Keeping people moving
Approximately 6.3 million bone fractures occur each year in the United States. This problem is compounded by a generally aging population in which the frequency of osteoporosis and the rate of life-threatening fractures is dramatically increased. Hip fractures alone are expected to climb by 160% to 500,000 fractures per year by 2040. Despite current medical therapies, approximately one quarter of those 65 and older with hip fractures will die within a year due to fracture-associated complications. Other fractures will impact lives by causing loss of mobility, prolonged time away from work, physical pain/discomfort and a need for outside assistance.
Novosteo was founded to reduce the morbidity, mortality and loss of productivity associated with bone fractures. Based on discoveries of agents that accelerate bone regeneration and breakthroughs in methods to target these agents selectively to fracture surfaces, Novosteo has designed a series of fracture-targeted drugs that concentrate a drug's healing power specifically at the fracture site, thereby greatly accelerating and improving the healing process. The mission of Novosteo is to reduce the debilitating and often life-threatening effects of bone fractures.
Daniel J. Hasler serves Novosteo's CEO. Hasler held previous Purdue appointments include the Purdue Research Foundation's president and later its chief entrepreneurial officer. Over the past five years, under his leadership, Purdue has reached record numbers of patents, licenses, and technology commercialization based on ever-expanding Purdue research.
Prior to Purdue, Hasler served as the Secretary of Commerce for the State of Indiana and Chief Executive Officer of the Indiana Economic Development Corporation (IEDC). As Secretary of Commerce, Hasler attracted a record-breaking 254 companies to the State of Indiana in FY 2012.
He has an extensive 31-year career at Eli Lilly and Co., a Fortune 500 global pharmaceutical company headquartered in Indianapolis. While at Eli Lilly, Hasler served in a number of leadership positions, most recently as Vice President for Global Marketing, and was responsible for the commercial strategy and market performance of Lilly’s pharmaceutical portfolio. While VP for Global Marketing Hasler oversaw the launch of Lilly's osteoporosis drugs Forteo and Evista. He also was the Chief Marketing Officer for Eli Lilly USA. In 2010, Hasler was the recipient of the Lilly Lifetime Achievement Award.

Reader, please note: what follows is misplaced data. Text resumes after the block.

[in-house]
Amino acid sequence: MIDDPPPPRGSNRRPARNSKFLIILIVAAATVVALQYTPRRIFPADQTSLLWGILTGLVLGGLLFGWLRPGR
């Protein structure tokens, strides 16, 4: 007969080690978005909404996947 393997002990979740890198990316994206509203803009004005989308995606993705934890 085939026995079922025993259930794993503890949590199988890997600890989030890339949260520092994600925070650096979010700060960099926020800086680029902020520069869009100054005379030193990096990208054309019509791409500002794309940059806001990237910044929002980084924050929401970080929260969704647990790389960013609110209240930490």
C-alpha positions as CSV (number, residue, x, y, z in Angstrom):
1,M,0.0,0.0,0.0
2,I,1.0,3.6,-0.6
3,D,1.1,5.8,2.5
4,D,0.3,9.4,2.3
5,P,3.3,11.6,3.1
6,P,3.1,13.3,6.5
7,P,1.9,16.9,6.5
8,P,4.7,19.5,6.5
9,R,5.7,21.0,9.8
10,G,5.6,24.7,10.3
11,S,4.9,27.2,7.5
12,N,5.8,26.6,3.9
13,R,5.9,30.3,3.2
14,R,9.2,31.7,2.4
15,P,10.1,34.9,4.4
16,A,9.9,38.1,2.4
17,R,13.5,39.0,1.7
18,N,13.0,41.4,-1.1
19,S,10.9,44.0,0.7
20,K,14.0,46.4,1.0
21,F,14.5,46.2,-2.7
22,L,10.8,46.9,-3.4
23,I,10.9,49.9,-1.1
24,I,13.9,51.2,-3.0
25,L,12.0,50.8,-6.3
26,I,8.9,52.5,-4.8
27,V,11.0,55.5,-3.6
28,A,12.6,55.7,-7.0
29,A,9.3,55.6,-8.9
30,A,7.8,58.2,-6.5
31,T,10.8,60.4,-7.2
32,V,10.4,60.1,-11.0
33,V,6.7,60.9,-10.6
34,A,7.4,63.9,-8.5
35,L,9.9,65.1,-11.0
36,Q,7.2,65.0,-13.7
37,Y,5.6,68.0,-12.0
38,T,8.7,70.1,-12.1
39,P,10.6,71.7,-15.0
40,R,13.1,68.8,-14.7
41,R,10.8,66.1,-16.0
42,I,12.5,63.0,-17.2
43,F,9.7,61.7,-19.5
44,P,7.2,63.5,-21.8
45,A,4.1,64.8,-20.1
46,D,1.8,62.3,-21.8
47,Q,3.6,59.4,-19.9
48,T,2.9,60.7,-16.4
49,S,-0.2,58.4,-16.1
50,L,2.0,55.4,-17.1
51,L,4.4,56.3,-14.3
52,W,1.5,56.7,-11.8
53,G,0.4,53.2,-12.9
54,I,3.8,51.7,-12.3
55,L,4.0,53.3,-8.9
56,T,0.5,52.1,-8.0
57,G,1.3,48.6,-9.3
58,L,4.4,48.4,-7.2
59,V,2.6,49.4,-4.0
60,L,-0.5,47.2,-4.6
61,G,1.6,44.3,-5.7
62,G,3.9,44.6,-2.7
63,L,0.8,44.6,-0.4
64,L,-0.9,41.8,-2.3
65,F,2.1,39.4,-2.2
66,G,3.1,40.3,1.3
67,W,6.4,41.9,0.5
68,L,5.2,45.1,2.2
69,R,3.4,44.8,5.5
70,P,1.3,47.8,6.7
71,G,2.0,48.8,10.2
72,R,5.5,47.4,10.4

Stewart Low has worked on the development of fracture-targeted drugs for the past eight years. Stewart has also spent time conducting research in the autoimmune division of Endocyte Inc. and in the device-testing group of Nelson Laboratories. He received his bachelor's degree in microbiology from Brigham Young University in 2008 and his Ph.D. from the University of Utah in Bioengineering in 2015. Stewart has also worked as a postdoctoral research associate from 2015 until 2018.
Philip is the Presidential Scholar in Drug Discovery and the Ralph C. Corley Distinguished Professor of Chemistry at Purdue University. He has spent more than 40 years exploring novel methods of targeted drug development and characterizing the structure and function of the human erythrocyte membrane.
During this period, he published over 450 scientific articles in peer-reviewed journals and holds over 60 US patents/patents pending. His pioneering drug-delivery research has focused on the design and synthesis of targeting ligands that have proven successful in the targeted delivery of therapeutic and imaging agents to both cancer cells and aberrant immune cells involved in inflammatory and autoimmune diseases. Eight drugs stemming from this research are currently undergoing human clinical trials and four companies (Novosteo, Endocyte, HuLow, and On Target Laboratories) have been founded to commercialize these discoveries. Philip has served on several National Institutes of Health Study Sections and has received an NIH Merit Award. He also received both of Purdue's awards for outstanding research as well as the university’s highest career achievement recognition for a faculty member, the Morrill Award. Other awards received include the American Chemical Society's (ACS) George & Christine Sosnovsky Award for Cancer Research, the Roland T. Lakey Award, the Mathias P. Mertes Award, and the American Association for Cancer Research (AACR) Award for Outstanding Achievement in Chemistry in Cancer Research. He was elected to the National Academy of Inventors in 2015.
Philip received his BS in Chemistry from Brigham Young University in 1971 and his PhD in Biochemistry from the University of California, San Diego in 1975.